Five ASX small caps benefiting from the currency moves

Richard Hemming

Which ASX small caps are winning from a tumbling Australian Dollar, and why is it falling?

Currency trading is complicated and it’s important to remember that unless you are renowned fund American fund manager George Soros, don’t invest in shares on the basis of currency. Having said that, Under the Radar Report has selected five ASX Small Caps that stand to benefit from a lower for longer Australian dollar (remember, think exporting) and then below I go into some depth about how currency effects companies.

An image of the AUD with a down arrow

1. ASX Small Cap: Austal (ASB:ASX)

ASX Small Cap, Austal is a global designer and builder of ships. Its main ship yards are in WA and in the US. It designs and manufactures defence and commercial ships and this small cap specialises in twin hulled aluminium ships and ferries.

The ASX listed small cap ship builder has the bulk of its contracts in US dollars and has made the correct decision to raise US dollar debt and carry cash on the Australian side to offset currency risk. For example, the ship yard is valued in the region of US$200m, but this is funded with US debt, so currency moves don’t affect its gearing ratio.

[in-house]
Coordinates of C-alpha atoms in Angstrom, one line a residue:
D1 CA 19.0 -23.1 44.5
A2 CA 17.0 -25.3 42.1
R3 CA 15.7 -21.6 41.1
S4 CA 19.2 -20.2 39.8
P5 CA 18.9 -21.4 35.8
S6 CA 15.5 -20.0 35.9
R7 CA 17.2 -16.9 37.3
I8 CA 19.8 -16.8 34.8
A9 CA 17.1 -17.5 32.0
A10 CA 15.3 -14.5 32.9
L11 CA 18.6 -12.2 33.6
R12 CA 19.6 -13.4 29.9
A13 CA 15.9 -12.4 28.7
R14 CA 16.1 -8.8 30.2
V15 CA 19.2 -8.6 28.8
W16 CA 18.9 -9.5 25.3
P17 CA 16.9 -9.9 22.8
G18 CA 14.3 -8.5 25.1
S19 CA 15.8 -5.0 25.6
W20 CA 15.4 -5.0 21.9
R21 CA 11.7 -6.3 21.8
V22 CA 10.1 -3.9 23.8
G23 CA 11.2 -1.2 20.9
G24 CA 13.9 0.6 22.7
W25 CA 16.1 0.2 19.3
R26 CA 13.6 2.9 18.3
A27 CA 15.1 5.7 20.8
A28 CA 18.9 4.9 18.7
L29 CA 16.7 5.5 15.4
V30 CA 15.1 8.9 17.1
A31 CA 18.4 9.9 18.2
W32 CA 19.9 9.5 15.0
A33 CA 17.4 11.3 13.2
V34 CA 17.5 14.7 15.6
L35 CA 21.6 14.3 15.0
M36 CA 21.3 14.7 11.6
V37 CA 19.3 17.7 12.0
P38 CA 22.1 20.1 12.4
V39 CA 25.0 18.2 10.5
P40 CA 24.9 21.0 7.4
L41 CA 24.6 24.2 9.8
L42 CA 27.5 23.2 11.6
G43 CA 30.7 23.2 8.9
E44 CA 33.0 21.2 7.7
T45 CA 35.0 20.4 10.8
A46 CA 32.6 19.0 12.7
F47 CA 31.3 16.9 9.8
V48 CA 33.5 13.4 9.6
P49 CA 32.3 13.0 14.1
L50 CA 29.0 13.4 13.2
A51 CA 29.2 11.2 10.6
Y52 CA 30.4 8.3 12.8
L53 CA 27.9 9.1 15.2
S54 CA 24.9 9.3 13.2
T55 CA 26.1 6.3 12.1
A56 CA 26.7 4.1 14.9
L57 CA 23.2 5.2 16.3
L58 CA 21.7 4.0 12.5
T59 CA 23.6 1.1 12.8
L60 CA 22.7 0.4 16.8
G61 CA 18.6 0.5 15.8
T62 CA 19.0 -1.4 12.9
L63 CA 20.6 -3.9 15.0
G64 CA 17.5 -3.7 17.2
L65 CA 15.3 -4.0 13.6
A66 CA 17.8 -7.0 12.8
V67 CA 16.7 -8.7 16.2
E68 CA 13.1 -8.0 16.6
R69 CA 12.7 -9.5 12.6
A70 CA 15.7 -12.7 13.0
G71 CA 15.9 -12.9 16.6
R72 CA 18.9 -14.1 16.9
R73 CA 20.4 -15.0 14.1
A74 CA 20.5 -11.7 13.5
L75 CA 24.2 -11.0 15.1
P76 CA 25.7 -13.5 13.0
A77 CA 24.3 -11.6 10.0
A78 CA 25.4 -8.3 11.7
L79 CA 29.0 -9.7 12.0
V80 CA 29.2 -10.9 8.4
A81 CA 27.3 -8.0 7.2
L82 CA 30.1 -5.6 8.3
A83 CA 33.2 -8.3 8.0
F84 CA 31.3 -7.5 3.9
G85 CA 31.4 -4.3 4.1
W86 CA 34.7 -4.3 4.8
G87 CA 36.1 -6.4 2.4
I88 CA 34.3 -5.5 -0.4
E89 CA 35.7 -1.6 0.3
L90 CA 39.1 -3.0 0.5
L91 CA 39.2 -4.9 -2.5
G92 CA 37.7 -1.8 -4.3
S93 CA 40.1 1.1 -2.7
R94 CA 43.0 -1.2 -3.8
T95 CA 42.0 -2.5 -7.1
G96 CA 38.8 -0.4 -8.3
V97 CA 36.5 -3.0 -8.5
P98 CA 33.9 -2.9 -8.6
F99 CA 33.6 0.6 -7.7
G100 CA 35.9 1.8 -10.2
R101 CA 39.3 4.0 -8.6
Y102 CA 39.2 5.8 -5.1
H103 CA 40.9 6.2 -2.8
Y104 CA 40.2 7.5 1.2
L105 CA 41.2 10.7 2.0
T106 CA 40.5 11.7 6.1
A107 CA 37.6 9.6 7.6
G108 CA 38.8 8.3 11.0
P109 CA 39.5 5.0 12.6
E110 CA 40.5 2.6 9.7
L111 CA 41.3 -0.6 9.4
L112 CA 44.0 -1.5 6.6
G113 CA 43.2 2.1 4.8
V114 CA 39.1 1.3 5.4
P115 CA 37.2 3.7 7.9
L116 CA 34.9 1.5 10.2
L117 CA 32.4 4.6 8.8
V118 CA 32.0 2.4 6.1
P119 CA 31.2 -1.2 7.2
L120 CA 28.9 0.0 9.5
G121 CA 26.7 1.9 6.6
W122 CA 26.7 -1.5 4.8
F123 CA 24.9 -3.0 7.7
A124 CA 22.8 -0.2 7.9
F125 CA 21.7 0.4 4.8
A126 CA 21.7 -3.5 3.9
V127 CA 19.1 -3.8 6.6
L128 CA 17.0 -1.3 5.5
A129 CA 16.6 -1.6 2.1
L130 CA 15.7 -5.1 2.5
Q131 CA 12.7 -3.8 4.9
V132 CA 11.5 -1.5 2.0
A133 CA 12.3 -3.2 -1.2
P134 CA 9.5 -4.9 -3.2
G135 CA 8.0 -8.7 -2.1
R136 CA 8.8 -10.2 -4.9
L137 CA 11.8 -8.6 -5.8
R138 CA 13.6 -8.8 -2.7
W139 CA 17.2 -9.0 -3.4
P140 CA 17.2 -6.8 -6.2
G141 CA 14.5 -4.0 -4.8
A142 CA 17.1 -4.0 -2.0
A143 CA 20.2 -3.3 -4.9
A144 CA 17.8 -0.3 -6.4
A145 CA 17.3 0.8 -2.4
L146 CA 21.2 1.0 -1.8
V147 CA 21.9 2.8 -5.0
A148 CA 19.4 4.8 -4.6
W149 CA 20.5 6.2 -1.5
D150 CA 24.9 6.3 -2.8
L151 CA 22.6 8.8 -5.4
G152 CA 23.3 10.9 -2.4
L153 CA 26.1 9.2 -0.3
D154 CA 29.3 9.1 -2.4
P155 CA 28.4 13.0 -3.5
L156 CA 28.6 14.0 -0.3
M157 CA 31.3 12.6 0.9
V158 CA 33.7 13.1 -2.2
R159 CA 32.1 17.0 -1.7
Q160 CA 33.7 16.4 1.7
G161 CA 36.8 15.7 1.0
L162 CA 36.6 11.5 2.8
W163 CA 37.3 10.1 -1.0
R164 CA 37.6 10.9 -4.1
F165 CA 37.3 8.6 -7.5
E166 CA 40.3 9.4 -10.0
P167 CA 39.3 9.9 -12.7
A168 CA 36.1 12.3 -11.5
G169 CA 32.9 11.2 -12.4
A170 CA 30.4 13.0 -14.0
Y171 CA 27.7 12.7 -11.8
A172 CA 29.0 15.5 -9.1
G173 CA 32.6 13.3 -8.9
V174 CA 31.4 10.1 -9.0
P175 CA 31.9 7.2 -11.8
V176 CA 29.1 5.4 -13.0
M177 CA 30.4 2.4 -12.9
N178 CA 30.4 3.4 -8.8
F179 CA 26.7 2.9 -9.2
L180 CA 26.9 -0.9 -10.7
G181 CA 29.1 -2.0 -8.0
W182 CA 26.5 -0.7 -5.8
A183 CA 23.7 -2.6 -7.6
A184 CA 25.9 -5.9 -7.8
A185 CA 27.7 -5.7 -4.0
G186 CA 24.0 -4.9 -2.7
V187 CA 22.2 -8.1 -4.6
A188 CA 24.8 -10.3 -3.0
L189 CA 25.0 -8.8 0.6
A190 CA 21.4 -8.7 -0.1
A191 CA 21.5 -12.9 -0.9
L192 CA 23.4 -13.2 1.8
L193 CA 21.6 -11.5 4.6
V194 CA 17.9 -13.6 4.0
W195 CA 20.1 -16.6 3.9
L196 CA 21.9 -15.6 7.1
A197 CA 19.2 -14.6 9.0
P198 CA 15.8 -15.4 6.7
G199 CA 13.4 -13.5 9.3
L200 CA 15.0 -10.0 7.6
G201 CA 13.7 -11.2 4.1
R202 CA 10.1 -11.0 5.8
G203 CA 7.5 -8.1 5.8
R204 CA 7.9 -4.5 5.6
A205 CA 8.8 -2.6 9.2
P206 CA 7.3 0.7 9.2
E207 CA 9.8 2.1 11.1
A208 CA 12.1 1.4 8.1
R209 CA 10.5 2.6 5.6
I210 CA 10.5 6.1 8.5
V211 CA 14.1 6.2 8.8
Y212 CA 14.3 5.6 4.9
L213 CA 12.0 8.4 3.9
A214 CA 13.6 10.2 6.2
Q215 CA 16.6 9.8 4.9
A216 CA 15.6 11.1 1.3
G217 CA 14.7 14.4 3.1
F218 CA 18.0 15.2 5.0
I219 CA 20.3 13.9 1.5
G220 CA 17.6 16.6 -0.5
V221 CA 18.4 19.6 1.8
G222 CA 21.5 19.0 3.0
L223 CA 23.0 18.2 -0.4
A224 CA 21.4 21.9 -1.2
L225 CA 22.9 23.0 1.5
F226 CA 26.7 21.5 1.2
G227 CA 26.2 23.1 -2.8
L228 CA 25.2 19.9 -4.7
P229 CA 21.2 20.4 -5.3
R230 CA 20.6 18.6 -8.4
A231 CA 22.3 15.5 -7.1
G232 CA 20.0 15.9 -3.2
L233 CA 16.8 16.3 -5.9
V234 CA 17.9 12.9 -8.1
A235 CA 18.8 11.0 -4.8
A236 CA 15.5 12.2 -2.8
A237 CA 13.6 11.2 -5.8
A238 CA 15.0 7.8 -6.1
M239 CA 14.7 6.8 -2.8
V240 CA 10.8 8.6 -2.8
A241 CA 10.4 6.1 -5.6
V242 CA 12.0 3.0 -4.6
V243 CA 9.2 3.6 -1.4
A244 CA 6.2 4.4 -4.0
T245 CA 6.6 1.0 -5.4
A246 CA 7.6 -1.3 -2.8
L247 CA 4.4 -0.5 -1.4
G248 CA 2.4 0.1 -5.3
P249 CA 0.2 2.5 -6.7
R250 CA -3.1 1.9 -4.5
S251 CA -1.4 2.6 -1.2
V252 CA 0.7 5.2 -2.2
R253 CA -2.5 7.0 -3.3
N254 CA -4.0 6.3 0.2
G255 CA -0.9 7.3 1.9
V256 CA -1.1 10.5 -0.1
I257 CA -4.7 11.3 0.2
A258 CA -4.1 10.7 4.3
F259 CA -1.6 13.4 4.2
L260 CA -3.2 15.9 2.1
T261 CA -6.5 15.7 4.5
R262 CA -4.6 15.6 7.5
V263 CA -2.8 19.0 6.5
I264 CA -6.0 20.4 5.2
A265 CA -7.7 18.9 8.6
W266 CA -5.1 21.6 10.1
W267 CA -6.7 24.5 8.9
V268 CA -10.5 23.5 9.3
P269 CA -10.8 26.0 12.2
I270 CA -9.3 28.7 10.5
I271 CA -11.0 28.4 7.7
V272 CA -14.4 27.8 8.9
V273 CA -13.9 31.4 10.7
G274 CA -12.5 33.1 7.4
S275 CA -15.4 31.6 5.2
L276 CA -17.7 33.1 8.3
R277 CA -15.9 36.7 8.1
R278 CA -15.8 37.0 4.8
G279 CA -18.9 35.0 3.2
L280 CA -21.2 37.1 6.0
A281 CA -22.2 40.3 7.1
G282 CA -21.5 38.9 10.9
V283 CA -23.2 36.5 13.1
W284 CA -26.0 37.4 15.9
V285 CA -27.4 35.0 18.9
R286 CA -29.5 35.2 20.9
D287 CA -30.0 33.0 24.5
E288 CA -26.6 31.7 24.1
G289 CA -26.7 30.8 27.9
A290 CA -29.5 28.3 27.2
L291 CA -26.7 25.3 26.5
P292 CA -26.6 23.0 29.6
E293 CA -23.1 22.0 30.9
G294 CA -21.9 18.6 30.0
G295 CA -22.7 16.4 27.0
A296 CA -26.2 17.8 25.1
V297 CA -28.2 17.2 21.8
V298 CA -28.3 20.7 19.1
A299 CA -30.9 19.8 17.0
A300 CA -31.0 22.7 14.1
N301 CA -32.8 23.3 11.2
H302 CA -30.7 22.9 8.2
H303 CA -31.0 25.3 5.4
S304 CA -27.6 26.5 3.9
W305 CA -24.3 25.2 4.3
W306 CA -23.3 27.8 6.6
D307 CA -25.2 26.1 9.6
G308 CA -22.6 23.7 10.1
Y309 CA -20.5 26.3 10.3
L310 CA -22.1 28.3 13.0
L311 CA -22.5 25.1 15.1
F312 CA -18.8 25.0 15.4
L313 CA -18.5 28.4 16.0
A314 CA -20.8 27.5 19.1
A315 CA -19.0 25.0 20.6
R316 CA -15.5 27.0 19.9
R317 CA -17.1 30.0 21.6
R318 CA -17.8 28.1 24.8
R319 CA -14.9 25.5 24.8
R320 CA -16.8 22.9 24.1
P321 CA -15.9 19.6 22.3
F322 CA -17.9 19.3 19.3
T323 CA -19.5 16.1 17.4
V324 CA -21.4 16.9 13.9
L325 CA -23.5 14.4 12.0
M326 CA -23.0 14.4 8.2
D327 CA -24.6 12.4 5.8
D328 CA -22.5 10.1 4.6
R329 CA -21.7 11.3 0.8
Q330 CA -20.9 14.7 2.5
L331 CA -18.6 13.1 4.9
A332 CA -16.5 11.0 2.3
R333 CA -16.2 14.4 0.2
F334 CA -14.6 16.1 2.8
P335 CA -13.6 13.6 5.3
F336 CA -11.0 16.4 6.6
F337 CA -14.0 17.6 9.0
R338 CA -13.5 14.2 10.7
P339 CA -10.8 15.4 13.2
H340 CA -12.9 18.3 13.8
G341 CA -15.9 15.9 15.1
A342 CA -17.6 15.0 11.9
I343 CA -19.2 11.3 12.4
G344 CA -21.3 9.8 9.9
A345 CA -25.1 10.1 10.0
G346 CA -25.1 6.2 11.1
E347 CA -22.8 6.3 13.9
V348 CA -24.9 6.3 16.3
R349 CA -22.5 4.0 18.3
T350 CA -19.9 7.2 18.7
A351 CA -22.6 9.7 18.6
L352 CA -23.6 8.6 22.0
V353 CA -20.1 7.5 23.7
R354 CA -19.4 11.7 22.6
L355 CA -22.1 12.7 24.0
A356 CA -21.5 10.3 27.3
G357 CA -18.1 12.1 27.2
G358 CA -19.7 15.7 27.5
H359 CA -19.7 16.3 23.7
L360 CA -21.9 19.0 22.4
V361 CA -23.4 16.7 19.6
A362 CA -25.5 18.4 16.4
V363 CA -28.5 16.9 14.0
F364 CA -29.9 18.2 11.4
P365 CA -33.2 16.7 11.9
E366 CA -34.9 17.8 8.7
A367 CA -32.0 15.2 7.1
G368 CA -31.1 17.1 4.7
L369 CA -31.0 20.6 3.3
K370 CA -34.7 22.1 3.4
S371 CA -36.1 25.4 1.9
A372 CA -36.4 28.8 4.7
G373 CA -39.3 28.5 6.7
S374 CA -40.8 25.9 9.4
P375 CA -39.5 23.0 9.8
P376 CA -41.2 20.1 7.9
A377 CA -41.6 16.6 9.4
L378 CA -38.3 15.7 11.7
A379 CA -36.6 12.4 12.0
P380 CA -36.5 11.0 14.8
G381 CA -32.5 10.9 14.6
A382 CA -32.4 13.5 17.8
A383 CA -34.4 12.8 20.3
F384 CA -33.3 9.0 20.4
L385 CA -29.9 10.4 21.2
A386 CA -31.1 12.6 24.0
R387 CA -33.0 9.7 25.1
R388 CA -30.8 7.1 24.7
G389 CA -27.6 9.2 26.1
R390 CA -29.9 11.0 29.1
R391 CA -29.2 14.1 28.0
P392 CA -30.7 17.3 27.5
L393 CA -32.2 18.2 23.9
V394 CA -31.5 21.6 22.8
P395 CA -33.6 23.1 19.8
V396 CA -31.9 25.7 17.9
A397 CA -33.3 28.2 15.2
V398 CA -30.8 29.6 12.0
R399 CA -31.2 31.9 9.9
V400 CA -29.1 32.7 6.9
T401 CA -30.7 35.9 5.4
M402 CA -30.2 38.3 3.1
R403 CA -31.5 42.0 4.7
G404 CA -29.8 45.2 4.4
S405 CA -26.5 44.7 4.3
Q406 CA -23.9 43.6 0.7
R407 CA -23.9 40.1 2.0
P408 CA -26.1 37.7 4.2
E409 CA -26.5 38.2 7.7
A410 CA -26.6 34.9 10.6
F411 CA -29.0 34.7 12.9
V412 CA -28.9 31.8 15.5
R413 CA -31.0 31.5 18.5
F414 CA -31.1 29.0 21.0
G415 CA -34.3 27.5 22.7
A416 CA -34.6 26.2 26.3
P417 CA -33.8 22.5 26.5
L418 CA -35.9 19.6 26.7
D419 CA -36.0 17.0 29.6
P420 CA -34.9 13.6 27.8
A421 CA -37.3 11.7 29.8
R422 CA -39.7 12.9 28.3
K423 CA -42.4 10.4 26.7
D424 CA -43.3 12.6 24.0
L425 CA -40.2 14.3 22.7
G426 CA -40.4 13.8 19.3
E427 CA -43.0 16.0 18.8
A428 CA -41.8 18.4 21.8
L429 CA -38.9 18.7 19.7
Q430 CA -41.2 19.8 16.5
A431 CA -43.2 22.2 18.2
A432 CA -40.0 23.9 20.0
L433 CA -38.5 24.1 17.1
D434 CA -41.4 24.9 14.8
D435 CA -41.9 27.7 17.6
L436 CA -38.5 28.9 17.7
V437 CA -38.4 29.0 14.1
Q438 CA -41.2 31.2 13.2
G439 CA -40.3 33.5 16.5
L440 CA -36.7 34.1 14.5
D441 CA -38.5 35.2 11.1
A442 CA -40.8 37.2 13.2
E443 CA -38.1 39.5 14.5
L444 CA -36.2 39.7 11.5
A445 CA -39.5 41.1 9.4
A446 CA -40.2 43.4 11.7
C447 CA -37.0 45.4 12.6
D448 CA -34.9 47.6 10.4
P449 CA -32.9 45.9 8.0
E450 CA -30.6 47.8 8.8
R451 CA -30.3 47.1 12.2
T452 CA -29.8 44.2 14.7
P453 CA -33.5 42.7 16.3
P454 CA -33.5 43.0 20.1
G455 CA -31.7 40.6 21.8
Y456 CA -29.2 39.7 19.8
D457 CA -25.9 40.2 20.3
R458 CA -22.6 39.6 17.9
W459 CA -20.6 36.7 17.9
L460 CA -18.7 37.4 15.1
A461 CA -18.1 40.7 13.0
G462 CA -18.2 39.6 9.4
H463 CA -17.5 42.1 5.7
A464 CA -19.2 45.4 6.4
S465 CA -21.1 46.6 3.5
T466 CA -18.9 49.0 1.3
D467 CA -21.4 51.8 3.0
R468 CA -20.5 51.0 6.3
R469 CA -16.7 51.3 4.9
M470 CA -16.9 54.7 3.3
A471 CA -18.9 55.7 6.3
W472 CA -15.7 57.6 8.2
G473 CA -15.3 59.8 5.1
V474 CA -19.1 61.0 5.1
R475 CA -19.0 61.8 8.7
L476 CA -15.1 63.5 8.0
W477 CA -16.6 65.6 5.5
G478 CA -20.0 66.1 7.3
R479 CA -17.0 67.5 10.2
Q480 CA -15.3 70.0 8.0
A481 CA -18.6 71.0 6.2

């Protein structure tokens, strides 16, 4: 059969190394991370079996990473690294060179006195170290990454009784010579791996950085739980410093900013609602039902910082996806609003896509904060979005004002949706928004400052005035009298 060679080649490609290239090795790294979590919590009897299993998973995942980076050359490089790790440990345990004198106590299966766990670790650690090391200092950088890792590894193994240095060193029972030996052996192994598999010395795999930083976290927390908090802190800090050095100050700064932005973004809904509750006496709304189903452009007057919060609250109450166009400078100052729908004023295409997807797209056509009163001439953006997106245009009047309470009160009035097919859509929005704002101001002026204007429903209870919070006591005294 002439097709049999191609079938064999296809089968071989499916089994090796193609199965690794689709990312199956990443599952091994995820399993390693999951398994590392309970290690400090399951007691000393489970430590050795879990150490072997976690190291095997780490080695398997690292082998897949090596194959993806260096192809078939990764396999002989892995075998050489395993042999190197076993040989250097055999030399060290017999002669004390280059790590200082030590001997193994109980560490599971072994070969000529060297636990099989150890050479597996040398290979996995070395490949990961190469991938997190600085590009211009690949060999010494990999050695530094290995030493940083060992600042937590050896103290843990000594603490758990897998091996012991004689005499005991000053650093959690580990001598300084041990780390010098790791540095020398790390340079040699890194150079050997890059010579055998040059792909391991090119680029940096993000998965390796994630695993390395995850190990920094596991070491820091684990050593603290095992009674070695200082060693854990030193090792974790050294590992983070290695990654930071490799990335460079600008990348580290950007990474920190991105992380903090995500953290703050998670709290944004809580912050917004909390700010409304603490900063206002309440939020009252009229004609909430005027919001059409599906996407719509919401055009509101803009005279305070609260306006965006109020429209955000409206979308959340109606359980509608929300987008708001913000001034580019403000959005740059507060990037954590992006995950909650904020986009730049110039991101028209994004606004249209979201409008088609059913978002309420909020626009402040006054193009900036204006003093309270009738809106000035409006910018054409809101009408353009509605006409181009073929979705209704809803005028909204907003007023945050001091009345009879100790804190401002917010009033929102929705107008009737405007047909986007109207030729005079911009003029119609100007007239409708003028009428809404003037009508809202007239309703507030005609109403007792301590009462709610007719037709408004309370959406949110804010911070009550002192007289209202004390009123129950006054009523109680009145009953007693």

Under the Radar Report’s Stock view: We were buyers around $2 late last year and earlier this year, but now that the shares have almost doubled to $3.84, we are taking some risk of the table. TAKE PROFITS.

2. ASX Small Cap: Evolution Mining (EVN)

This ASX small cap has diversified gold mining operations in Australia and is the country's second largest producer of the yellow metal.

It’s easy to forget, but US dollar denominated gold had a big shakeout after reaching a high in the latter half of 2011 of around US$1,900 an ounce to lows of close to US$1,000 an ounce in the following four years. The Australian dollar gold price has been kind to the surviving producers like Evolution Mining and Northern Star; as has their ability to mop up cheap but profitable mines. It’s clear that this domestic consolidation has come to an end for the time being.

Under the Radar Report’s Stock view: It’s a brave investor to step in front of the Evolution management team, our current favourite ASX gold stock, led by the ex-Macquarie Banker Jake Klein, whose philosophy very much fits the zeitgeist of not paying up for mines and creating a big portfolio that delivers no matter where we are in the cycle. This style suits Australian ASX stock investors who are risk averse, and it has worked a treat, having returned 44% in the past 15 months for Under the Radar Report subscribers and more than four fold since we first recommended the ASX Small Cap back in late 2014. HOLD.